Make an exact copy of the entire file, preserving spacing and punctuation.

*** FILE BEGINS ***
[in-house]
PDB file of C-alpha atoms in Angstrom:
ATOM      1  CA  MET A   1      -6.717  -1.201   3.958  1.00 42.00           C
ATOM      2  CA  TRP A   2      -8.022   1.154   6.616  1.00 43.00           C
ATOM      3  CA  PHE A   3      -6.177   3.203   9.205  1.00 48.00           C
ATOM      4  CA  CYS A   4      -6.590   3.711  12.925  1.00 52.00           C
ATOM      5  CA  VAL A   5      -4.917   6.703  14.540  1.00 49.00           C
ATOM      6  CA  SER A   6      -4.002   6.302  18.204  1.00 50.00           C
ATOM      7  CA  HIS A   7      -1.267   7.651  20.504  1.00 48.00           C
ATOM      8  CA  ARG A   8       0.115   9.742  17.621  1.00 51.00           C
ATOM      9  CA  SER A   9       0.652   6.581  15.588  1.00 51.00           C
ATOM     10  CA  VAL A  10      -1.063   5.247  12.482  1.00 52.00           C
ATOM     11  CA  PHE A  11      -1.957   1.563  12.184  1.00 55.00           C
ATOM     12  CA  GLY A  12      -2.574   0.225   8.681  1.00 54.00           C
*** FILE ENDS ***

[in-house]
PDB file of C-alpha atoms in Angstrom:
ATOM      1  CA  MET A   1      -6.717  -1.201   3.958  1.00 42.00           C
ATOM      2  CA  TRP A   2      -8.022   1.154   6.616  1.00 43.00           C
ATOM      3  CA  PHE A   3      -6.177   3.203   9.205  1.00 48.00           C
ATOM      4  CA  CYS A   4      -6.590   3.711  12.925  1.00 52.00           C
ATOM      5  CA  VAL A   5      -4.917   6.703  14.540  1.00 49.00           C
ATOM      6  CA  SER A   6      -4.002   6.302  18.204  1.00 50.00           C
ATOM      7  CA  HIS A   7      -1.267   7.651  20.504  1.00 48.00           C
ATOM      8  CA  ARG A   8       0.115   9.742  17.621  1.00 51.00           C
ATOM      9  CA  SER A   9       0.652   6.581  15.588  1.00 51.00           C
ATOM     10  CA  VAL A  10      -1.063   5.247  12.482  1.00 52.00           C
ATOM     11  CA  PHE A  11      -1.957   1.563  12.184  1.00 55.00           C
ATOM     12  CA  GLY A  12      -2.574   0.225   8.681  1.00 54.00           C